A Disabled Politician Says She Was Left At A Bus Stop In The Rain Because A Driver Gave A Buggy Priority
"Yet again wheelchair users are being treated as second-class citizens when the signs in front of the bus driver say that wheelchair users should be given priority," Sal Brinton told BuzzFeed News after she was denied entry to a bus.
A Liberal Democrat peer says she was left at a bus stop in the rain because a driver allegedly refused to let her on, saying the designated wheelchair space was already occupied by a pushchair.
Sal Brinton, who is president of the Lib Dems, told BuzzFeed News that despite telling the driver that wheelchair users had priority over buggies, she was still denied entry. She said the experience made her feel "angry" and irrelevant".
The incident, which took place on Monday, comes seven months after the Supreme Court ruled that wheelchairs must be given priority over pushchairs. It is the latest in a series of examples where the ruling has not been upheld.
"I couldn't get on the bus because he hadn't done the ramp, but I pointed at the sign in the wheelchair space that said wheelchairs are a priority and he just said, 'I can't do it, I won't ask her [to move]' and then he drove way," Brinton said.
"It made me extremely angry because it was also wet – just beginning to rain – and I had been waiting for buses for a while as there was some delay. It was just as if I was irrelevant. The bus was empty – there was hardly anybody in it."
Last month, wheelchair user Nina Grant told BuzzFeed News she was refused access to a bus just two days after the ruling. Charity Transport for All said its free advice line hears shocking cases of wheelchair users being denied access to the bus almost every day.
BuzzFeed News understands that Transport for London is in the process of introducing a leaflet to drivers that includes a summary of the judgment and what it means for them.
TfL has also displayed posters in bus garages and sent details of the rulings through its bus staff intranets. It also plans to introduce two new prerecorded iBus announcements to help ensure the verdict is enforced.
The announcements will state: "A customer needs the wheelchair priority area. Please make space."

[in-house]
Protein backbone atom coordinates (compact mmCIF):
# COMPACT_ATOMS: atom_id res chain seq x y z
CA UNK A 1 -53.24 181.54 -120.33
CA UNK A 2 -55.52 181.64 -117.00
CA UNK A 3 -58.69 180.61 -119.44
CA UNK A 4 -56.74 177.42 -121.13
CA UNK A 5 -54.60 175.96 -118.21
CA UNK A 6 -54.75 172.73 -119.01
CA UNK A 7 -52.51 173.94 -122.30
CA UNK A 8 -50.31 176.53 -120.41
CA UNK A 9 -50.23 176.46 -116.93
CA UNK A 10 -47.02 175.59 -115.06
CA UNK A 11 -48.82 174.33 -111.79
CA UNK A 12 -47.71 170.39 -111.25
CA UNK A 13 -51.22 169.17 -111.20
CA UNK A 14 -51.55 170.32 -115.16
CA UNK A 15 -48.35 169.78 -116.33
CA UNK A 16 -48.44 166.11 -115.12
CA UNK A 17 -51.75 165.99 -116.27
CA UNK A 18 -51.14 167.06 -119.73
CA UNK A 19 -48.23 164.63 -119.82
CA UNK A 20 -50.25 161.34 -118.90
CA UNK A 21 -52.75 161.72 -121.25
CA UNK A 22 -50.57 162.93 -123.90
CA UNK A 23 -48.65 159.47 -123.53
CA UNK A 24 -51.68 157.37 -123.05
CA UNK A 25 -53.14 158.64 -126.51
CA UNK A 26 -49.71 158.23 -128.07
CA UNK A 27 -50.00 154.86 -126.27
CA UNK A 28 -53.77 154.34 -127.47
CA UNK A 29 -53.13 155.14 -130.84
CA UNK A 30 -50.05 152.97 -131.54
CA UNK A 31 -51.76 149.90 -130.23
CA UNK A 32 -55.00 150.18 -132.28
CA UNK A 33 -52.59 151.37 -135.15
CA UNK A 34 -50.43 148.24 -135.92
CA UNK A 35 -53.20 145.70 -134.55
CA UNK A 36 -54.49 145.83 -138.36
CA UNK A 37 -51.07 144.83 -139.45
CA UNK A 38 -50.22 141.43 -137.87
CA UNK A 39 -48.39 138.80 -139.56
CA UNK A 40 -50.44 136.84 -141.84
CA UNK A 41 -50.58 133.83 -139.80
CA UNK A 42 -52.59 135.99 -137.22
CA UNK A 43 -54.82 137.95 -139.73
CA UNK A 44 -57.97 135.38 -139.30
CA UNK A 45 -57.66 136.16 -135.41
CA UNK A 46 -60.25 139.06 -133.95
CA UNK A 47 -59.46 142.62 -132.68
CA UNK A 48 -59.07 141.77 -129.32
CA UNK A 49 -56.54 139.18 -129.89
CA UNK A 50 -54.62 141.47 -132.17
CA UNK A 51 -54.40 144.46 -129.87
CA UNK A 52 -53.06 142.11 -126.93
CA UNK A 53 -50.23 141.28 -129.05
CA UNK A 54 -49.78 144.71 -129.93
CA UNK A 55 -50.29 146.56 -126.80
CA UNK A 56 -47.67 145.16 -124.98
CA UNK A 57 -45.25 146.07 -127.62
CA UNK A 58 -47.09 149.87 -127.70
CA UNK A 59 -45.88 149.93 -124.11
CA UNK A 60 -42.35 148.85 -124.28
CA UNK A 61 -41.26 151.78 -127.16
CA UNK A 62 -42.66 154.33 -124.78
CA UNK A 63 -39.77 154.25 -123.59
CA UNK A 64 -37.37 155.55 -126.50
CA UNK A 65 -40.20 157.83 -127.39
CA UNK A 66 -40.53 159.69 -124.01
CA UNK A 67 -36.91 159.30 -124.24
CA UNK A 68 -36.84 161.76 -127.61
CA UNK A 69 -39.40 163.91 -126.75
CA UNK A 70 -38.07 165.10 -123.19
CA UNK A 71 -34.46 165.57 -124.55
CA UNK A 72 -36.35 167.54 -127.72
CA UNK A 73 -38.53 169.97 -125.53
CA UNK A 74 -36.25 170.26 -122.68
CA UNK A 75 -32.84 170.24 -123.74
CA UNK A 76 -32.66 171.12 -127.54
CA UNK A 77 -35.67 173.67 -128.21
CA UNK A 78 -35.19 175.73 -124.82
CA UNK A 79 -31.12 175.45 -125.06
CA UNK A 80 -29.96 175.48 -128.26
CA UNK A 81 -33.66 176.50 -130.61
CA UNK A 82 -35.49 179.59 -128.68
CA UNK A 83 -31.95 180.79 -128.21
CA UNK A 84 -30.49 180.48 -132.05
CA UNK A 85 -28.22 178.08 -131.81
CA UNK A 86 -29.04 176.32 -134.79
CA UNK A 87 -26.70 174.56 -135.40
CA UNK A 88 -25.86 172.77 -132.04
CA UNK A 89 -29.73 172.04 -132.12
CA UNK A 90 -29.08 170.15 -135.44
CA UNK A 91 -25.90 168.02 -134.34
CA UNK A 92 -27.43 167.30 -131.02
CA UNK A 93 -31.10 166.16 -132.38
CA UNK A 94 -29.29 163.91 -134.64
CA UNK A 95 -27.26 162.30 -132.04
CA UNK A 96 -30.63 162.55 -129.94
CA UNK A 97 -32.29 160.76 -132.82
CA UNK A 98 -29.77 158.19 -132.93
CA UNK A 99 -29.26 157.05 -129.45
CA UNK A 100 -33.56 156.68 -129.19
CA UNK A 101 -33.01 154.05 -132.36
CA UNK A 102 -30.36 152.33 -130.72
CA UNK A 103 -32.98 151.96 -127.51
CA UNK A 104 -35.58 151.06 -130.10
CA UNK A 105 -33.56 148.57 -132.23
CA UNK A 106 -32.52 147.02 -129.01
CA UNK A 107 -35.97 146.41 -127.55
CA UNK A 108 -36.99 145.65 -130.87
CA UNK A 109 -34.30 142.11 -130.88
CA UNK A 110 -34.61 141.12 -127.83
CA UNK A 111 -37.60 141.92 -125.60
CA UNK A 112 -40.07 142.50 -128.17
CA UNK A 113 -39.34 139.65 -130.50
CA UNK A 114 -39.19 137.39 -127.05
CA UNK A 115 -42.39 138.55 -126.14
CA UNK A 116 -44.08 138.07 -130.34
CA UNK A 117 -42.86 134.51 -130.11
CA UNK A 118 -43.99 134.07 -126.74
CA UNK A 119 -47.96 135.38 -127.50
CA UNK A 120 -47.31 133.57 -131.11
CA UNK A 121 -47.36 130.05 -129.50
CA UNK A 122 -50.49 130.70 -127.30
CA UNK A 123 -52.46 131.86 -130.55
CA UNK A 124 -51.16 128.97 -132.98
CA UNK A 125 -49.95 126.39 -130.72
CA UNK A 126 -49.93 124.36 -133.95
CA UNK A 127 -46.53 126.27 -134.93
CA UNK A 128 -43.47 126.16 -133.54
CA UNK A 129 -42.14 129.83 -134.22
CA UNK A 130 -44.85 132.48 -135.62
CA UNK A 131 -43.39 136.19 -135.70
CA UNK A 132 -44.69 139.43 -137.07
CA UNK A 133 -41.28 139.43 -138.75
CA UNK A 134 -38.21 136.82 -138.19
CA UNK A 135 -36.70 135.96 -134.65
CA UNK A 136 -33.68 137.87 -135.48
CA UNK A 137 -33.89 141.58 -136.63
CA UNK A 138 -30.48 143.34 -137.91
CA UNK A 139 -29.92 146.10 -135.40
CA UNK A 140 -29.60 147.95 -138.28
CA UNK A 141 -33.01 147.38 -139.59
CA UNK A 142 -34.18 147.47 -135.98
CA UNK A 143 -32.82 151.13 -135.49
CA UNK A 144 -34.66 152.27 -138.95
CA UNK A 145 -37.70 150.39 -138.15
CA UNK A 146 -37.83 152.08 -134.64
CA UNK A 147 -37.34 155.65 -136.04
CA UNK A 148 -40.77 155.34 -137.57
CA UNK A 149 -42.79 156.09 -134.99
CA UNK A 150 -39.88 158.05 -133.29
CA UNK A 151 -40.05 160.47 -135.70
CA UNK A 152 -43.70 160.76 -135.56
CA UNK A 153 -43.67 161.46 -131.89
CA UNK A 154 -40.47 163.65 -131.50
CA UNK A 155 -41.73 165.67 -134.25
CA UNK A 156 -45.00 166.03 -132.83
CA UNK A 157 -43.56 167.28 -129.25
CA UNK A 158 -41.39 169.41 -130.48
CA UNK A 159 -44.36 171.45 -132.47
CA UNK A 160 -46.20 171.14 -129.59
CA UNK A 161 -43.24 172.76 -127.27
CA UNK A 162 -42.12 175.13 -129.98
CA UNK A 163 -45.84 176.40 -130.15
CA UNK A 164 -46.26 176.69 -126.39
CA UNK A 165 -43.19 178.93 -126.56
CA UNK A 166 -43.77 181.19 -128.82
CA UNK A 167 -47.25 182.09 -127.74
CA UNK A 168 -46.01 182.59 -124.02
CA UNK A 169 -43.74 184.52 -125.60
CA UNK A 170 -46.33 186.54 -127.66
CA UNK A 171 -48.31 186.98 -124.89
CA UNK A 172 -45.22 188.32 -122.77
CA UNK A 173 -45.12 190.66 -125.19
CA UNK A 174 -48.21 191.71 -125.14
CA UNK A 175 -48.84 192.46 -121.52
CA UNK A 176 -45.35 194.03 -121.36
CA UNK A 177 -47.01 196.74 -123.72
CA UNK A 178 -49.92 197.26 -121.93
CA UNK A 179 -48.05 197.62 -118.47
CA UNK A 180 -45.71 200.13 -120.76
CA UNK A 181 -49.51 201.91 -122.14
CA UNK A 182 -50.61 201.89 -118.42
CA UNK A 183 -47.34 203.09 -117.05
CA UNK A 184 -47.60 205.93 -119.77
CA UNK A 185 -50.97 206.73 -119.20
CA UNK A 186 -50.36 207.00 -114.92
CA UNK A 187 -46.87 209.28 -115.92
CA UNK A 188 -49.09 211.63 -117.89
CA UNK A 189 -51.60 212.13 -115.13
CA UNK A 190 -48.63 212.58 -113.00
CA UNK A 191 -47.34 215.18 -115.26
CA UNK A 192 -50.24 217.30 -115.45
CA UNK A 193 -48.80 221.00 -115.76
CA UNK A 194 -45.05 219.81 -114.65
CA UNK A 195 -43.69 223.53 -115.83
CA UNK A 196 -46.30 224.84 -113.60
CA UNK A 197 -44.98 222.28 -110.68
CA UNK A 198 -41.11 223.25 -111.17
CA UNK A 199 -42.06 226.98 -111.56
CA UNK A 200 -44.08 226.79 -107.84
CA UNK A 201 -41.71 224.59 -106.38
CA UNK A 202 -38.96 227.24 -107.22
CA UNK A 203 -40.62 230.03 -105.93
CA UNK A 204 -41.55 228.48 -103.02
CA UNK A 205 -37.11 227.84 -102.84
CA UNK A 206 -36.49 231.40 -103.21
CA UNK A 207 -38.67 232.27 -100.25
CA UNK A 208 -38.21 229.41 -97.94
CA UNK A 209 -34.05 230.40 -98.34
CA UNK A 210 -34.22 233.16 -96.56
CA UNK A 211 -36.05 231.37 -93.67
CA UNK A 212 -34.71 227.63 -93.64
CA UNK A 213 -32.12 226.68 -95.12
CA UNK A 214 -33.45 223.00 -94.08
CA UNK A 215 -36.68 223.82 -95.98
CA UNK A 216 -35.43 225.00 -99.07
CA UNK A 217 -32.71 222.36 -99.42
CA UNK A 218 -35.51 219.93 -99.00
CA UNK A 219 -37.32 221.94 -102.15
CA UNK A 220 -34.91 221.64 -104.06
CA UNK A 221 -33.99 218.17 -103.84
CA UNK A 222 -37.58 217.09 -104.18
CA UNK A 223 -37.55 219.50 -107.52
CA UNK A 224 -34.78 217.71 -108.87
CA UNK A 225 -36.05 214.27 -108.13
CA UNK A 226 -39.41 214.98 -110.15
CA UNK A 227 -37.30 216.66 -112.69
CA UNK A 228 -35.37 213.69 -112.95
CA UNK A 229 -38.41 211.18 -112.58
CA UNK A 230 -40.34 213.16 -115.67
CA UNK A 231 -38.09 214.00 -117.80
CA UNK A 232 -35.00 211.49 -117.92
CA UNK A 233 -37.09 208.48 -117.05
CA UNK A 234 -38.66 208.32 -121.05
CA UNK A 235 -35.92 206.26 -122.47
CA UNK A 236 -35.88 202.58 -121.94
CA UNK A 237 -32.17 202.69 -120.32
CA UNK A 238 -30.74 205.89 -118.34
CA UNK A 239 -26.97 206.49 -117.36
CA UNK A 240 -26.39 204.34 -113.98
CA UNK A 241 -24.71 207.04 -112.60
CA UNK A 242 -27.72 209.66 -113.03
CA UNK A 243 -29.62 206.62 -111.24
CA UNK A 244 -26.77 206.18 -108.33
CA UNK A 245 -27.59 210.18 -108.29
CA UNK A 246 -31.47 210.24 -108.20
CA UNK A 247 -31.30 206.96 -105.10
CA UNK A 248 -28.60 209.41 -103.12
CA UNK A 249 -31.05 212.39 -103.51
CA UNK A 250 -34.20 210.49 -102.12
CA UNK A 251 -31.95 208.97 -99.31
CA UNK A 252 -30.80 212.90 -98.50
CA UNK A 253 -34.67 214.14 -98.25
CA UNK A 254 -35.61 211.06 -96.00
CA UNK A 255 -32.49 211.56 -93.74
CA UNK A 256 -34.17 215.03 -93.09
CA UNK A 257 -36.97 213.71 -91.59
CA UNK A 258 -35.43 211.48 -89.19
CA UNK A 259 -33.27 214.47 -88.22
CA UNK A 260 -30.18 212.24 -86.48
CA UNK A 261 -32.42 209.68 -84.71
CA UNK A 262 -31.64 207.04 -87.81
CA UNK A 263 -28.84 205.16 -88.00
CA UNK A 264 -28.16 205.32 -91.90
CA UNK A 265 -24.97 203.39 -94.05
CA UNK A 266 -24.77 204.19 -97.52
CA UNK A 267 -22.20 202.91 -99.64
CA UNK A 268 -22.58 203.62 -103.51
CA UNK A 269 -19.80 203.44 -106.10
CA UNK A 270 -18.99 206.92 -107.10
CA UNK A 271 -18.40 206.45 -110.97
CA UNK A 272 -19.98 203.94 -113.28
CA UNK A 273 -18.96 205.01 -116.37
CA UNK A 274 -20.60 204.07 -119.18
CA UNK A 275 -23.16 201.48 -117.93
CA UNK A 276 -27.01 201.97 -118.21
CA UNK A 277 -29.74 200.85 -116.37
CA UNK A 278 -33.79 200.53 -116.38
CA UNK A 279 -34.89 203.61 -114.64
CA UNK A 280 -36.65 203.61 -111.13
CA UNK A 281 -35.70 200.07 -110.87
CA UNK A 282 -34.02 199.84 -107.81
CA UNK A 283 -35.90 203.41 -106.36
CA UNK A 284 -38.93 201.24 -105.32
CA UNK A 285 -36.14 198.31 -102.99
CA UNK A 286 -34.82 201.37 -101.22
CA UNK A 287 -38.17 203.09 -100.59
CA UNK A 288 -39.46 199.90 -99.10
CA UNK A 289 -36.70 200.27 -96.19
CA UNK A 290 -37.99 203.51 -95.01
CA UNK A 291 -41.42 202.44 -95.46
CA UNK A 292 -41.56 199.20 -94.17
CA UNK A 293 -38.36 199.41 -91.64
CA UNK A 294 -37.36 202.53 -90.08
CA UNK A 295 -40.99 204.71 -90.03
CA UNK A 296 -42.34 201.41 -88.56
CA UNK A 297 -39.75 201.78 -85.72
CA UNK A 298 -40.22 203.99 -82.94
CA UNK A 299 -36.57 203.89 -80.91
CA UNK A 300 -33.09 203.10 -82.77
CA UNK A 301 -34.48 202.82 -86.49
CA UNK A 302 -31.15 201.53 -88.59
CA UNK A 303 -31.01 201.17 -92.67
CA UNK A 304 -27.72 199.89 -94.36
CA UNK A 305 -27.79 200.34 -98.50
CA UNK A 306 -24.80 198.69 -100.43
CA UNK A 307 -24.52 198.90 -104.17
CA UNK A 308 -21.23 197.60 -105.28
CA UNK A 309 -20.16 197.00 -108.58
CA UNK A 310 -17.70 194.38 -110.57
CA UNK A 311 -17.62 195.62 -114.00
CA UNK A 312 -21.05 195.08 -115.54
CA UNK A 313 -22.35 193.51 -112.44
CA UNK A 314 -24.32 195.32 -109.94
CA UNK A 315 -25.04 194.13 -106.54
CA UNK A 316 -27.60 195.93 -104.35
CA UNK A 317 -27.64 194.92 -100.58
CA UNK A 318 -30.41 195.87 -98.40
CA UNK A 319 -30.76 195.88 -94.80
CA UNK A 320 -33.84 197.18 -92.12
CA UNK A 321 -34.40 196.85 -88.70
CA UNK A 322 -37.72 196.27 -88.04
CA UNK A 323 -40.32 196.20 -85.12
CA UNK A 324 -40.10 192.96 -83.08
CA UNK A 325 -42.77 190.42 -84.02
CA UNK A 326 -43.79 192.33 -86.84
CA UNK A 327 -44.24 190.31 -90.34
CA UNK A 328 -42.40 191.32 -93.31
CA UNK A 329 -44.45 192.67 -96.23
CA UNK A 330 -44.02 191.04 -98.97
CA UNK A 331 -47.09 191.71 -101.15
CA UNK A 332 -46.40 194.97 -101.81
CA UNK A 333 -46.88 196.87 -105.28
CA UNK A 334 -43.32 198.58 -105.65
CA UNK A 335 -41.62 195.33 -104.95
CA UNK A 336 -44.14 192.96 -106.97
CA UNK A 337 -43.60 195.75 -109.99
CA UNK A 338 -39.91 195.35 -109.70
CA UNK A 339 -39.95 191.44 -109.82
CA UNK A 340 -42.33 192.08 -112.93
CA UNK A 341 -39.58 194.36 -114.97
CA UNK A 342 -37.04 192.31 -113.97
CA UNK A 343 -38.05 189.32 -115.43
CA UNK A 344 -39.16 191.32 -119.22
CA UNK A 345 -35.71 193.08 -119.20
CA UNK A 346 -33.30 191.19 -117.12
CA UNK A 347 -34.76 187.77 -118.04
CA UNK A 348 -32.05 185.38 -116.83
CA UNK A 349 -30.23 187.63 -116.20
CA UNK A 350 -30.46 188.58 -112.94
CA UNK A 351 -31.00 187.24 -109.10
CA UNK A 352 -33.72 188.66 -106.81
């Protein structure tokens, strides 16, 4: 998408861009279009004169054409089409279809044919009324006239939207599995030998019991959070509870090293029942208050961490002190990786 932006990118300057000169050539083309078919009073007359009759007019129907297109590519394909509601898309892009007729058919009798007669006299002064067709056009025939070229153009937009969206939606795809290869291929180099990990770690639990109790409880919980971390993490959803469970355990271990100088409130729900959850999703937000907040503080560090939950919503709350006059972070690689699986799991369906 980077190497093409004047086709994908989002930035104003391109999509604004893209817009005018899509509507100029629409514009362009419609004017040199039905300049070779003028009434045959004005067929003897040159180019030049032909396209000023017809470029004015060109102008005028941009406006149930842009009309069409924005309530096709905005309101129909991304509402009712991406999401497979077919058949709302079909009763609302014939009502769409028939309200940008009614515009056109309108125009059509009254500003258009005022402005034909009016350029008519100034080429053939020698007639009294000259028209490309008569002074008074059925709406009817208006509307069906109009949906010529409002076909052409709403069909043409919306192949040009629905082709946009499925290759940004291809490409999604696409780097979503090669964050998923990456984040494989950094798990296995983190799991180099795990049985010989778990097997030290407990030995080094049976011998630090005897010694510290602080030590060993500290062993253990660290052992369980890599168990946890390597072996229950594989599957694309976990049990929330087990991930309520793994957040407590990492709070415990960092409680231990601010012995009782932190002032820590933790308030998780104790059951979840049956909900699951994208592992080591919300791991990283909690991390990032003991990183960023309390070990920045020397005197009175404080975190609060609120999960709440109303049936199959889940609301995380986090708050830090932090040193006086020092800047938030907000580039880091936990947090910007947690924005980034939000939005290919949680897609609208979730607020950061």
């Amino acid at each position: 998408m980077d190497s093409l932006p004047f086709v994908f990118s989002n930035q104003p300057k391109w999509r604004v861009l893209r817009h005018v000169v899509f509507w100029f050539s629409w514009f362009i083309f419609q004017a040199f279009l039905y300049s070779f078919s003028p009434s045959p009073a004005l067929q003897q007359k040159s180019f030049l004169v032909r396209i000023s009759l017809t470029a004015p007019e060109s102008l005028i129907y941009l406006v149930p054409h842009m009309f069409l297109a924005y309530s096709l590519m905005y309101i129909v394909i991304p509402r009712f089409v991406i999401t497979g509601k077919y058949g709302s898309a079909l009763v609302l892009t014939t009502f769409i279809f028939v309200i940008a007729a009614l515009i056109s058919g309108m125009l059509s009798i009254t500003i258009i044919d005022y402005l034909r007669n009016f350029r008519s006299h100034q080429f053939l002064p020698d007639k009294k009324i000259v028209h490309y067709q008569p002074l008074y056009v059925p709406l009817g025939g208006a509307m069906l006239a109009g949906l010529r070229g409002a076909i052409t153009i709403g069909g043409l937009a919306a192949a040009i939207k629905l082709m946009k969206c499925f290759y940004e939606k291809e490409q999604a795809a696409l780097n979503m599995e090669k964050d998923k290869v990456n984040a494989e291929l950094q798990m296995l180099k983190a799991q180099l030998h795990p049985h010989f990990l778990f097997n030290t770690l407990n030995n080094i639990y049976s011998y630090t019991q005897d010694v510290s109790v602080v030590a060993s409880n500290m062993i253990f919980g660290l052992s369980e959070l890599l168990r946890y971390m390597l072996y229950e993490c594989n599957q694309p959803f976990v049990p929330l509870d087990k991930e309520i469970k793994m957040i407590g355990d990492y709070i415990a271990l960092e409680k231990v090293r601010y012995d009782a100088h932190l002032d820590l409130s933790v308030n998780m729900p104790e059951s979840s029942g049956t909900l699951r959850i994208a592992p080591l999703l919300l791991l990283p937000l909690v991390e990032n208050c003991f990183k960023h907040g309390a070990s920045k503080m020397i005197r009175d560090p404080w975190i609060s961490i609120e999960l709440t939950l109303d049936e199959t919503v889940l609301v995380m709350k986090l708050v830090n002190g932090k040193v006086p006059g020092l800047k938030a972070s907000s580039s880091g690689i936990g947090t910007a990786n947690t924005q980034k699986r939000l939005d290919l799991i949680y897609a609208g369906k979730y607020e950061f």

If the customer does not move, a second message will say: "Customers are required to make space for a wheelchair user. This bus will wait while this happens."
However Brinton, who had a similar experience with a bus driver in 2015, said the message is not getting through.
She is backing calls for legislation that allows bus drivers to refuse to move the bus if a parent refuses to move their buggy for a wheelchair user and told BuzzFeed News she will be raising the issue with the transport minister.
"When you get treated like that most of us just ignore it because complaining just takes too long and takes too much out of your life," she said.
"I was really cross that yet again wheelchair users are being treated as second-class citizens, when the signs in front of the bus driver say that wheelchair users should be given priority."
Brinton continued: "It's very simple: All they've got to do is to change the bus drivers regulations [to empower] the bus drivers to refuse to move the bus until the parent moves. It's what they do with people who are drunk, with people who are throwing food around the bus, but at the moment they can't do it to buggy users."
In a statement Claire Mann, TfL’s director of bus operations, said she was sorry to hear about Brinton's experience and confirmed that an investigation into the incident would be launched.
“It is essential wheelchair users are given priority over buggies on buses and clearly something has gone wrong here. We will investigate this with the bus company immediately," she said.
“We know that there is much more to do to make our services more accessible to everyone and we welcome any feedback which will help us to improve.”